Are there any countries in the world where the debts of the deceased must be inherited by the deceased's heirs?
In the UK and USA, it seems to be well understood that if the deceased's estate is insufficient to cover any outstanding debts, then those debts are written off once the estate is exhausted; the heirs do not take on any further liability for them. Any discussion of the topic seems to revolve around potential continuation of debts shared via joint credit cards or mortgages, but that's not the sort of thing I'm looking for.
Elsewhere, there seem to be places where things are a little less straightforward. For example, in Poland there seemed to be some quirk in the law which allowed heirs to become unwittingly liable for debts in excess of any assets - see this story, for example - but the law was changed in 2016 to limit the impact. And in Japan, as I understand it (source), inheritors must consent to take on any debts in addition to assets; but as inheritances can be renounced noone is forced to take on debts in excess of assets.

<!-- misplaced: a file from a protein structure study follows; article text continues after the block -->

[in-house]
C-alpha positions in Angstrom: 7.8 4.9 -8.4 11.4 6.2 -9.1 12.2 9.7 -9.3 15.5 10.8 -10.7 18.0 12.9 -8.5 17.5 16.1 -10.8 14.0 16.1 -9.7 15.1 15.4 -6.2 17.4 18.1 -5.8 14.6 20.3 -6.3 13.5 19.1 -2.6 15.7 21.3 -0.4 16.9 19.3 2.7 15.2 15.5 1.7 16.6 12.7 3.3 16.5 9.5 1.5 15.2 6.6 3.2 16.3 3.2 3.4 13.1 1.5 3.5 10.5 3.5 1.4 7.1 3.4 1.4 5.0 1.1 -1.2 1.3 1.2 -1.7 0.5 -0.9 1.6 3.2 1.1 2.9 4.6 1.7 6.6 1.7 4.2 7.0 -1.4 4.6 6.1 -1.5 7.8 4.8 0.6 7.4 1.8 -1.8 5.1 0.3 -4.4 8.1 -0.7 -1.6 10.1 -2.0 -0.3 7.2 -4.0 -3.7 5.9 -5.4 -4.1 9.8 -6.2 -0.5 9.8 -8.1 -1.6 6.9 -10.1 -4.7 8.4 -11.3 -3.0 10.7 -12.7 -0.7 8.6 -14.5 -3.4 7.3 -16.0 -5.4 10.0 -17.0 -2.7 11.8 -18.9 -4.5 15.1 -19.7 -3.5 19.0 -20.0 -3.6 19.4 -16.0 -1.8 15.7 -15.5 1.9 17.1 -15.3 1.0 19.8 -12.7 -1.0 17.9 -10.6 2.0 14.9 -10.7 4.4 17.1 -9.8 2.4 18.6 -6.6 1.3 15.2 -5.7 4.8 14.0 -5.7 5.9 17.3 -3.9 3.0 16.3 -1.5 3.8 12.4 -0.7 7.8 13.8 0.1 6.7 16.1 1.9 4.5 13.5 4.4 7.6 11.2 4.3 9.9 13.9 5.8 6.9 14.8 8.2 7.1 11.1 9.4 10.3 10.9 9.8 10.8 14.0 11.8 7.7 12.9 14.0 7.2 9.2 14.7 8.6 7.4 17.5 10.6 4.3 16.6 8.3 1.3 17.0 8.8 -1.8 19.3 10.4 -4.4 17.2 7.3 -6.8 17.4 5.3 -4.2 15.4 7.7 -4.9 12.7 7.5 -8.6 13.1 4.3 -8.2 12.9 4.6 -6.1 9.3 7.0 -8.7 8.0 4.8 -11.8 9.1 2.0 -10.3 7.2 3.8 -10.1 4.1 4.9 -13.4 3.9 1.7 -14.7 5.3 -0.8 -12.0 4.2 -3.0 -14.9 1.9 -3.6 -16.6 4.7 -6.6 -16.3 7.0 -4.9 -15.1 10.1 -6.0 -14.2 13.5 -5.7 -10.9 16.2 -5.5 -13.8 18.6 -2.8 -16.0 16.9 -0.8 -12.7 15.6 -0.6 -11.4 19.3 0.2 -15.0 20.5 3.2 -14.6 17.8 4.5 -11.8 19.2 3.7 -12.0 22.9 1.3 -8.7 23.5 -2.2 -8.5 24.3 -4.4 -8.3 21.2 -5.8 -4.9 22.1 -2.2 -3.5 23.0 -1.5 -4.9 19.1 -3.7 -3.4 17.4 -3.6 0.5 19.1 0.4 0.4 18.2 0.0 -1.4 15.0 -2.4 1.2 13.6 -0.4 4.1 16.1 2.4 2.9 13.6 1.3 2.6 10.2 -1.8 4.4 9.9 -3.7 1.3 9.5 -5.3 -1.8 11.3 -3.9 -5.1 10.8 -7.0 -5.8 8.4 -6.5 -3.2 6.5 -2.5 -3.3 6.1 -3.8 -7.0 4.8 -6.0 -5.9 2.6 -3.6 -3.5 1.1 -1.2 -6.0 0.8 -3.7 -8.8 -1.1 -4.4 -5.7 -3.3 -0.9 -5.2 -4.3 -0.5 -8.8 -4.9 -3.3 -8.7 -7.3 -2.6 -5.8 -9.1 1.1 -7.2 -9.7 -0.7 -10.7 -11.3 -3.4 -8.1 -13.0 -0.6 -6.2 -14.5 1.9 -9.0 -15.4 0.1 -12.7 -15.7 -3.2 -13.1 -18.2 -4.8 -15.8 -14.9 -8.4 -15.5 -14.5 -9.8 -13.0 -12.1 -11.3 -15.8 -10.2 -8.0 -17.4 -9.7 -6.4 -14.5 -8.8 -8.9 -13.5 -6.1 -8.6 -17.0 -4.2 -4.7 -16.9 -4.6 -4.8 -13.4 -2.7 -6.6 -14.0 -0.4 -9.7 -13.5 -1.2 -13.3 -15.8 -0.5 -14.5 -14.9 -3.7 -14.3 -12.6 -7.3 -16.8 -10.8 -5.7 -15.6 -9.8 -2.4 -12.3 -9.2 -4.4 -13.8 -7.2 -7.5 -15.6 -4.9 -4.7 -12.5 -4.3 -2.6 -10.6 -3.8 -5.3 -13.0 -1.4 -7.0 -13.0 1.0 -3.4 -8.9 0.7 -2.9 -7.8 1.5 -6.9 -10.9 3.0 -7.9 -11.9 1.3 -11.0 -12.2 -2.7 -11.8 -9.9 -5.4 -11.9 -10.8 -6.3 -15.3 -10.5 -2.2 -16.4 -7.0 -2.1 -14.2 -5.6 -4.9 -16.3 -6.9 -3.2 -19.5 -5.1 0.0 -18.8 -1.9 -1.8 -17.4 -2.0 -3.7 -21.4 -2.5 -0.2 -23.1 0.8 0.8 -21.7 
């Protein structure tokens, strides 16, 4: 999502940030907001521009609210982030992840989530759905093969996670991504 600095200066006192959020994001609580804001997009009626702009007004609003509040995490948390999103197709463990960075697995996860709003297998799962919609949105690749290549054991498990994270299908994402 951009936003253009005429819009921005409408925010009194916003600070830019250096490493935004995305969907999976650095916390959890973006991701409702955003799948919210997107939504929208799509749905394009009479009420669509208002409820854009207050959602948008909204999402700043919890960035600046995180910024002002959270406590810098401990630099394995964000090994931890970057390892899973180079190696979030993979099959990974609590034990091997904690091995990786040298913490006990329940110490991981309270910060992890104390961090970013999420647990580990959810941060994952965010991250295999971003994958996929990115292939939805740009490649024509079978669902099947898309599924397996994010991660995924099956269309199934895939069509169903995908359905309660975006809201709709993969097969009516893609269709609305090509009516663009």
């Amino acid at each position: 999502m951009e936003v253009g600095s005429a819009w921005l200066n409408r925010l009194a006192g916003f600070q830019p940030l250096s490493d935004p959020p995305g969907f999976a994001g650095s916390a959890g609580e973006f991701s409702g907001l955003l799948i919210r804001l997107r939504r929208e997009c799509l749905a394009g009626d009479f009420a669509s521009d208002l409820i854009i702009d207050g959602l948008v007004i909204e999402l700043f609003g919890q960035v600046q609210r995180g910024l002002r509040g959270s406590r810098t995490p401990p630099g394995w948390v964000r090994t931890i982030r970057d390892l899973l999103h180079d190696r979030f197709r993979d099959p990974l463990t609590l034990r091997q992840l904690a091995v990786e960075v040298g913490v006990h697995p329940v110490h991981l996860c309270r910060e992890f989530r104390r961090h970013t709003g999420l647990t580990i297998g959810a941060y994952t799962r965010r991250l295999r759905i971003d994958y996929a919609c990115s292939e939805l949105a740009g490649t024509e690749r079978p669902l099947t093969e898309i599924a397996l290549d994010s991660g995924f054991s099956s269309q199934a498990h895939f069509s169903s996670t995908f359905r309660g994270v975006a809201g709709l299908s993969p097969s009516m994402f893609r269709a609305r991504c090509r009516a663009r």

Are there countries where heirs have no choice but to take on full liability for the debts of their ancestors? (If not, has it always been so, or have things been different in the past?)
Update: a bit more googling around found me this (from Slavery International):
Bonded labour is most widespread in South Asian countries such as India and Pakistan. Often entire families have to work to pay off the debt taken by one of its members. Sometimes, the debt can be passed down the generations and children can be held in debt bondage because of a loan their parents had taken decades ago.
Which seems an example of the sort of issue I'm thinking of. However, wikipedia claims
In 1976, Indira Gandhi and the Indian government passed the Bonded Labor System Act of 1976 which released bonded laborers and stated that the practice of debt bondage in India was no longer allowed.
so I'm not sure I can count that, at least not in India (even if, in practice, it still happens, due to custom or coercion). Anywhere where this sort of intergenerational debt bondage still happens and is still unequivocally legal would be certainly be of interest though.